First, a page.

Performance Management

Published March 2007

Crossing the Cultural Divide with Emotional Intelligence

Joshua Freedman

The Bridge of Emotional Intelligence

Culture is a body of shared knowledge — the knowledge of what is appropriate behavior. Geopolitical and organizational cultures tell people how to get by and how to get results. Culture shapes our values, language, customs and even the way we define success. So, it’s no wonder culture has such a powerful effect on performance management.

It was hard enough managing performance with a more homogeneous workforce of employees from the same country, similar backgrounds, shared experiences and common language. But with greater globalization and more mobility, many cultural differences are emerging and converging in the workplace. The divide can be wide.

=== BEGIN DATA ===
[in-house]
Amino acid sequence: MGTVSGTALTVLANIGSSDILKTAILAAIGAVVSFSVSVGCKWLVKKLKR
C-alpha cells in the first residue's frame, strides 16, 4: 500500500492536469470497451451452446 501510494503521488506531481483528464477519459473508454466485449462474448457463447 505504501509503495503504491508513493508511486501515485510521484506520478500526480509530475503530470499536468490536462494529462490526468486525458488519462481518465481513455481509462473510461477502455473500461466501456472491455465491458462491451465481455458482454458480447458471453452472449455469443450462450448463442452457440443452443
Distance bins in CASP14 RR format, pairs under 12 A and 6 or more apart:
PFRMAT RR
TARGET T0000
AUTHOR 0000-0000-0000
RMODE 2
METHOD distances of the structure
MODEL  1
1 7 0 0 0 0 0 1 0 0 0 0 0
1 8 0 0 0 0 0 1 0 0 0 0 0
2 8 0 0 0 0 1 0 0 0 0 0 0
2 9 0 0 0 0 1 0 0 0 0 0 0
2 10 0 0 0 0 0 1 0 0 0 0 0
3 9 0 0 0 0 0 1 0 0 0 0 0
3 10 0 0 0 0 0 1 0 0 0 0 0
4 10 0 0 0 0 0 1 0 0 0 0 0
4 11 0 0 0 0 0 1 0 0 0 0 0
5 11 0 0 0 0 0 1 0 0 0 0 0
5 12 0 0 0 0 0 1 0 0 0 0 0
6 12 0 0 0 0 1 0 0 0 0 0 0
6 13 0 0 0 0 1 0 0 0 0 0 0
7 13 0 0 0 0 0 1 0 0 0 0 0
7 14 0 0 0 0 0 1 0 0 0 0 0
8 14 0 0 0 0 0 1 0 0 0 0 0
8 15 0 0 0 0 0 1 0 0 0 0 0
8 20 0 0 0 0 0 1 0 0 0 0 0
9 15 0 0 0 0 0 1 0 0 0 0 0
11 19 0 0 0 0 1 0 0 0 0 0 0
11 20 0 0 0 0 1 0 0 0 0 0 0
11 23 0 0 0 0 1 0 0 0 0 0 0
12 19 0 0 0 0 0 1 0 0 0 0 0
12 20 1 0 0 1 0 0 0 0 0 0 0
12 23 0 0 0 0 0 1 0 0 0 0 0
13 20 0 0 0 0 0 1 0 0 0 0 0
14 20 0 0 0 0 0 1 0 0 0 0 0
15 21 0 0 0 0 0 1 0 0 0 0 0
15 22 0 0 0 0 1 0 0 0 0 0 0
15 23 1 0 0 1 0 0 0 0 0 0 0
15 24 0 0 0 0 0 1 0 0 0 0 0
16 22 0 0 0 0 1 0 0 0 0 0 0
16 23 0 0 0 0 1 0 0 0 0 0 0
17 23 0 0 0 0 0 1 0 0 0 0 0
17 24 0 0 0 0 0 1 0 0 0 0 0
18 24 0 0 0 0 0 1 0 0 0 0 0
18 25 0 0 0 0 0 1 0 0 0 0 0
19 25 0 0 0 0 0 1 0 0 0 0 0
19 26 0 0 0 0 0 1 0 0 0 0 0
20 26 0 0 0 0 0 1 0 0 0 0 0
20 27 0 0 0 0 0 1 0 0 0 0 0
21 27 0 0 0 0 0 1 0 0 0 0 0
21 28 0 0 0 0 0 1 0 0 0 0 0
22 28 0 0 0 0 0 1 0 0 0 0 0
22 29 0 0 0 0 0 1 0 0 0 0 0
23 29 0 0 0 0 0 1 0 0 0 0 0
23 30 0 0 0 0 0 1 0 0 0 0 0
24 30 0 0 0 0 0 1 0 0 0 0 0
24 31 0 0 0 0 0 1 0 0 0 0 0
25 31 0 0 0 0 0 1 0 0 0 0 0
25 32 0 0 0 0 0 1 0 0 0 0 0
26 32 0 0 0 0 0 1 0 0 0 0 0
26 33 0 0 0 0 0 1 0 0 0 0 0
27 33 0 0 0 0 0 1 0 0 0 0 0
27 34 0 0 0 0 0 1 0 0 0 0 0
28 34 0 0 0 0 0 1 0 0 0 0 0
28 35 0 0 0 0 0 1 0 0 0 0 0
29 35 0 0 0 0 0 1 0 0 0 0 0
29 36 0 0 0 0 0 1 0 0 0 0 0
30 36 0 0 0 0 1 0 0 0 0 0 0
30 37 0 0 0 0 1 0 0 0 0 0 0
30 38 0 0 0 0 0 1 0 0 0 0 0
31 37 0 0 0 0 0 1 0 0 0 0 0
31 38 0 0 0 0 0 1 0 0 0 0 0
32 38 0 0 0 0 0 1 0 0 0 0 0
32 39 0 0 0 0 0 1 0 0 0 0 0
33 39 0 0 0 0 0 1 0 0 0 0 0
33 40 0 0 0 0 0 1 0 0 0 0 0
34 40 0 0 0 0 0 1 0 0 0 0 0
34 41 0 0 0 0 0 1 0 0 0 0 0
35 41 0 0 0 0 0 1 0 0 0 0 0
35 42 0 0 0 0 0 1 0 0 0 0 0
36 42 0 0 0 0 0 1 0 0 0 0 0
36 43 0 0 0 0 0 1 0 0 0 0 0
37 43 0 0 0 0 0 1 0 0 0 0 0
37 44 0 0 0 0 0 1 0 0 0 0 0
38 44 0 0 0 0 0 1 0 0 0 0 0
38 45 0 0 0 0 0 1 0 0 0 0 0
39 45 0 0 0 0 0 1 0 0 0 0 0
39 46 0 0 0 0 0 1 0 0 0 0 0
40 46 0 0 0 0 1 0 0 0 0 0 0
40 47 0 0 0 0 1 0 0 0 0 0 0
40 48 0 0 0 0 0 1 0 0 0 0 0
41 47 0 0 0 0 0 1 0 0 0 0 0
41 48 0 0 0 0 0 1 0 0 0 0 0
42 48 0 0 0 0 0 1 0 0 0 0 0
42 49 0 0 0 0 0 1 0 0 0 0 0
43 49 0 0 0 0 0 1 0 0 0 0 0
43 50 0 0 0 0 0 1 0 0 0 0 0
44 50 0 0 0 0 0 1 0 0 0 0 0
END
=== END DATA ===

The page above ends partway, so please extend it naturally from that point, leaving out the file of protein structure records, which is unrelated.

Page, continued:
Even within a single country, norms and language can vary widely. Within the same organization, there can be dramatically different cultures, each providing different rules of appropriate behavior and unspoken assumptions about “the right way” to perform.

The only thing people seem to share universally is the assumption that everyone else sees the world from the same perspective they do. As a result, what seems like a simple request or interaction can become messy and convoluted.

Is there a way to cut across cultural difference and understand one another at a human level? If we access the intelligence of emotions, are we just using another cultural filter, or does universality exist? Are some aspects of emotional intelligence (EQ) more or less influenced by culture? And how do we use this concept to improve performance?

Six Seconds

Six Seconds supports people to create positive change - everywhere... all the time. Founded in 1997, the organization now has offices in 11+ countries and certified practitioners in over 100, and is the world's preeminent resource for putting emotional intelligence into action.

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